All of Genetics Institute's partners will have access to all proteins inthe library. No up-front subscription fees will be charged, but thecollaborators will pay a "low fee" for preparation of the test-tubeplates containing the proteins.

Ha-Ngoc said a decision was made not to assess large fees at thefront end of the research to broaden access to the library. Partnersalso can make the library available to their corporate collaborators.

Willing, Able To Wait For Return On Investment

Genetics Institute will earn its money if a partner finds a protein itwants to develop into a drug. The company will charge a significantlicense fee and will retain rights to co-develop and co-market theprotein therapeutic. In the case of universities that identify a proteinfor drug development, Genetics Institute will have exclusive rights toit.

Licensing, Ha-Ngoc said, will be handled on a first-come, first-servebasis and Genetics Institute scientists will compete with others in therace to identify potentially therapeutic proteins from the library.

Genetics Institute's researchers have been working for three years onthe program, which is called the DiscoverEase protein developmentplatform. The company has 70 people dedicated to the project,representing an annual investment of $10 million to $17 million.DiscoverEase is the largest single program effort at GeneticsInstitute.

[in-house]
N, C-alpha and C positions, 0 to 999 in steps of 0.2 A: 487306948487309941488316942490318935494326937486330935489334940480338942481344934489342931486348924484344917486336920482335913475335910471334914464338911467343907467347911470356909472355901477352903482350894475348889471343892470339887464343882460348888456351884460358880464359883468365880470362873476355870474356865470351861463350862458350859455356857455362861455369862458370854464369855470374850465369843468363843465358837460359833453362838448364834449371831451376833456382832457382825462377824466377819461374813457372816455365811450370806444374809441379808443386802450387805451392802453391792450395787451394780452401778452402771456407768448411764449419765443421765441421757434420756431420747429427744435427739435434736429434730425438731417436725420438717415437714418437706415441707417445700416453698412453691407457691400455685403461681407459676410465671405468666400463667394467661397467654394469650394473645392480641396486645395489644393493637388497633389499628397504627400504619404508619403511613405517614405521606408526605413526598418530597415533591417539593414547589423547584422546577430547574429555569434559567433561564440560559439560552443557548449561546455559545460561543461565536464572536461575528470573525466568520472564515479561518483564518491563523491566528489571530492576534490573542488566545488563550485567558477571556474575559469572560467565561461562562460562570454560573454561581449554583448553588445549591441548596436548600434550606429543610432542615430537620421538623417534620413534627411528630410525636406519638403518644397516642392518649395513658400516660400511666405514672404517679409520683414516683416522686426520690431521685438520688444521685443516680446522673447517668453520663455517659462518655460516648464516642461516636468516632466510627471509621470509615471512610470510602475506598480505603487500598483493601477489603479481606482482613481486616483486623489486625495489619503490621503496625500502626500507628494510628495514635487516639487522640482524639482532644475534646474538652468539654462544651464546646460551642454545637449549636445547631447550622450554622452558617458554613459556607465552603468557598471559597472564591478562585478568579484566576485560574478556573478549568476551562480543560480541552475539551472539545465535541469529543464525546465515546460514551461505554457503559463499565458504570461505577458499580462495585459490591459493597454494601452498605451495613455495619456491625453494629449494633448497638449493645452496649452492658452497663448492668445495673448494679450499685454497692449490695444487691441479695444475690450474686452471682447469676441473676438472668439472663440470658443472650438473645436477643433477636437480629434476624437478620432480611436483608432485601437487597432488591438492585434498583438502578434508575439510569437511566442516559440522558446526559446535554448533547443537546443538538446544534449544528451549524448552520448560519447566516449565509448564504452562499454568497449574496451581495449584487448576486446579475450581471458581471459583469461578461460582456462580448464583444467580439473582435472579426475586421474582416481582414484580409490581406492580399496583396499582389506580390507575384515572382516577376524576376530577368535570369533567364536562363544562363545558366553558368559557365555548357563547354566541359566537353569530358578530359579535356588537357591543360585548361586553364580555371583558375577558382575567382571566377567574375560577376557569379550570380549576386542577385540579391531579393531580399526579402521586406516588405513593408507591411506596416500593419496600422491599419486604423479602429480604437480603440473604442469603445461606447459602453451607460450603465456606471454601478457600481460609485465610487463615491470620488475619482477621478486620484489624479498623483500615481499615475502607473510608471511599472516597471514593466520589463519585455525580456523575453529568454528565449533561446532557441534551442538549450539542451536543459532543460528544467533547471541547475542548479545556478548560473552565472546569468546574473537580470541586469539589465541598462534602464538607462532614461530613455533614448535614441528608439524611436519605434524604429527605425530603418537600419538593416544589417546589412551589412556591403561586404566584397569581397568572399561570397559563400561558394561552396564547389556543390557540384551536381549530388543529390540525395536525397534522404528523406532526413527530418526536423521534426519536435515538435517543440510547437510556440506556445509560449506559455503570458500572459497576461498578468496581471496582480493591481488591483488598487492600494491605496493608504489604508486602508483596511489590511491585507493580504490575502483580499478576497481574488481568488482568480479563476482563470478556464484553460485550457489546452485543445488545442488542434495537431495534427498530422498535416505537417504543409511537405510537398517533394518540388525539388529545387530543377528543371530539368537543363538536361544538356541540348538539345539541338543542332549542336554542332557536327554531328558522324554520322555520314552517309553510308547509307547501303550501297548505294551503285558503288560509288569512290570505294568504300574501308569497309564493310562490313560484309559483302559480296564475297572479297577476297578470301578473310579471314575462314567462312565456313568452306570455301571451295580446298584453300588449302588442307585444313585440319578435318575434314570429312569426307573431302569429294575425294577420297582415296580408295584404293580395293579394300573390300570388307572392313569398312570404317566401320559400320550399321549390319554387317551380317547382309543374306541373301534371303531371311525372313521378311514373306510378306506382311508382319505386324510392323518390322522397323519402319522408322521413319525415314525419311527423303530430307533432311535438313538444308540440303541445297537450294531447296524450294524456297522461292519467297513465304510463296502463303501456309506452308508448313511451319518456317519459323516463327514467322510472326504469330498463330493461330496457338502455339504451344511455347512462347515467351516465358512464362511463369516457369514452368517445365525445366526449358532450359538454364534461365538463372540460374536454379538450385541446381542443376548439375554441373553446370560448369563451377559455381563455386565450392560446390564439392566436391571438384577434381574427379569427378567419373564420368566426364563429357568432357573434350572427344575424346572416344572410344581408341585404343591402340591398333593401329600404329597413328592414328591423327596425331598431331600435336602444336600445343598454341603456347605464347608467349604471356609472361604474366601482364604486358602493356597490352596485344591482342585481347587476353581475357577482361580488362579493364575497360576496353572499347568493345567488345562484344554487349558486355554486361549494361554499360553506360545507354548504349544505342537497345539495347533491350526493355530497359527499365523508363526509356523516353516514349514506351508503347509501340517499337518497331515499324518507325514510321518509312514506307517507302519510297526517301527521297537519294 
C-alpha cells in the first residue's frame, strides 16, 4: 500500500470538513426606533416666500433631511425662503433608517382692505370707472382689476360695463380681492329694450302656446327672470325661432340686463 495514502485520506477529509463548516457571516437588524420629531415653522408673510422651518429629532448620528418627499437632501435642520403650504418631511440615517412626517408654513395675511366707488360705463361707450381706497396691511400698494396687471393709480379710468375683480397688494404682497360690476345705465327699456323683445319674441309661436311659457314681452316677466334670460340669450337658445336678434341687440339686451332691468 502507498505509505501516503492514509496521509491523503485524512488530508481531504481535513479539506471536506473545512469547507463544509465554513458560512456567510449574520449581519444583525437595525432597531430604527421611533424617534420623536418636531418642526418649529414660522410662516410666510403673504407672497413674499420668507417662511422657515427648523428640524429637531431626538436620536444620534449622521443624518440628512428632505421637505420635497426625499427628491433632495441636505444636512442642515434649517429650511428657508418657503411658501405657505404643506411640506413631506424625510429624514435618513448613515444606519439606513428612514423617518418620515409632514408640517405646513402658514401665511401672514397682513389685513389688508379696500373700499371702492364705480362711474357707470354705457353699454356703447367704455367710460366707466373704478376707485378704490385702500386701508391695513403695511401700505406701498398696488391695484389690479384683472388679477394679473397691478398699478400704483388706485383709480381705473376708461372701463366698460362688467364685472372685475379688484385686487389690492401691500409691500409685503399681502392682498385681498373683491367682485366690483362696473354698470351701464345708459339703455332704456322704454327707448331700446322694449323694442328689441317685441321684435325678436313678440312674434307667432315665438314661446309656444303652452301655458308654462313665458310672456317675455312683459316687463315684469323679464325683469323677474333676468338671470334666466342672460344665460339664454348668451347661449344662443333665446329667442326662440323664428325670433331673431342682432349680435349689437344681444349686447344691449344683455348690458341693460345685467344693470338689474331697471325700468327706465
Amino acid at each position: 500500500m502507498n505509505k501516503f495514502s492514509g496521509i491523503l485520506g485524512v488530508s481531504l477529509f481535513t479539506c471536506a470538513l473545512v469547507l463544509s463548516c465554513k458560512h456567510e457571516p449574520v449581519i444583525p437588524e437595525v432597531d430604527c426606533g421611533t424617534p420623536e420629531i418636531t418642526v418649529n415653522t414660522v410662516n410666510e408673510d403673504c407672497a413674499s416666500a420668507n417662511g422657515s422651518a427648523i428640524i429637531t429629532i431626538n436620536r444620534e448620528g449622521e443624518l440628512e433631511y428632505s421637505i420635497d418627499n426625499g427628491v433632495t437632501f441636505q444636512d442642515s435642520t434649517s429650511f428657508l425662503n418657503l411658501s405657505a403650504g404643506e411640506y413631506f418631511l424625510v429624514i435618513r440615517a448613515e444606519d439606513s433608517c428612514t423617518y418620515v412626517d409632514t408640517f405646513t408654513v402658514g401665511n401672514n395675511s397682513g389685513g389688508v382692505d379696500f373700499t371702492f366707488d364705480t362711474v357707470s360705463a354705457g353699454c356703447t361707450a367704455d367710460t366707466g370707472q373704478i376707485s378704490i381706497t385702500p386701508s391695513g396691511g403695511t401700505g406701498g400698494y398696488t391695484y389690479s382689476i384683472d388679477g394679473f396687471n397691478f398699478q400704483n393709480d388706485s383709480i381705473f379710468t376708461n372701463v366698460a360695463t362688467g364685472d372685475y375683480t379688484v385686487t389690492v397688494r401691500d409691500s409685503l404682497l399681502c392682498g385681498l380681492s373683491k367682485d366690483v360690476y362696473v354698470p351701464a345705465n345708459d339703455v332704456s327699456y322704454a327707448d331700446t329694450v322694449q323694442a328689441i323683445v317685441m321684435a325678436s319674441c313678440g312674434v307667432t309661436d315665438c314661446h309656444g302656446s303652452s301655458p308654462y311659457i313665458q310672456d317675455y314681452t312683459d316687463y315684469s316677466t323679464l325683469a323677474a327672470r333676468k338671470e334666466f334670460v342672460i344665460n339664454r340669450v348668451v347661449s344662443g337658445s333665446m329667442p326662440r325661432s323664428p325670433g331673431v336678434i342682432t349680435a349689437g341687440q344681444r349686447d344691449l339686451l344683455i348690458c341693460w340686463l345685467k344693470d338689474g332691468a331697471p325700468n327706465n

Ha-Ngoc said his company's approach differs from that of HumanGenome Sciences Inc., of Rockville, Md., and IncytePharmaceuticals Inc., of Palo Alto, Calif. Both firms are methodicallysequencing and cloning all genes and proteins for drug discovery.Incyte charges significant subscription fees for non-exclusive accessto its information. Human Genome Sciences has limited the numberof its partners.

Genetics Institute, Ha-Ngoc said, is focusing only on isolatingsecreted proteins and is providing the actual protein for evaluation,not just data base information.

And while other genomics firms base a significant portion of earningson up-front fees, Genetics Institute can afford to take a long-terminvestment view.

"We expect to have revenues this year of $250 million with a netprofit of $35 million," Ha-Ngoc said. "We have positive cash flowand cash reserves of $350 million. We don't need money in the shortterm."

The core of Genetics Institute's DiscoverEase program is its signalsequence trap (SST), which has enabled the company to specificallyisolate genes encoding secreted proteins in a high-throughput modeusing yeast cells.

Millions of expressed human gene fragments from a variety of tissuescan be screened quickly with yeast cells by corrupting the cells'invertase enzyme, which is essential for the yeast to grow. The humanDNA that encodes secreted proteins integrates with the crippledinvertase enzyme, activating it and growing more yeast cells.

Once the targeted gene fragments are found, the full gene is clonedand put in mammalian cells where the proteins are produced.

The DiscoverEase technology, Ha-Ngoc said, significantly reducesthe steps and time required to get from protein identification tobiological function.

Genetics Institute's stock (NASDAQ:GENIZ) closed Tuesday at$64.625, up $0.875. n

-- Charles Craig

(c) 1997 American Health Consultants. All rights reserved.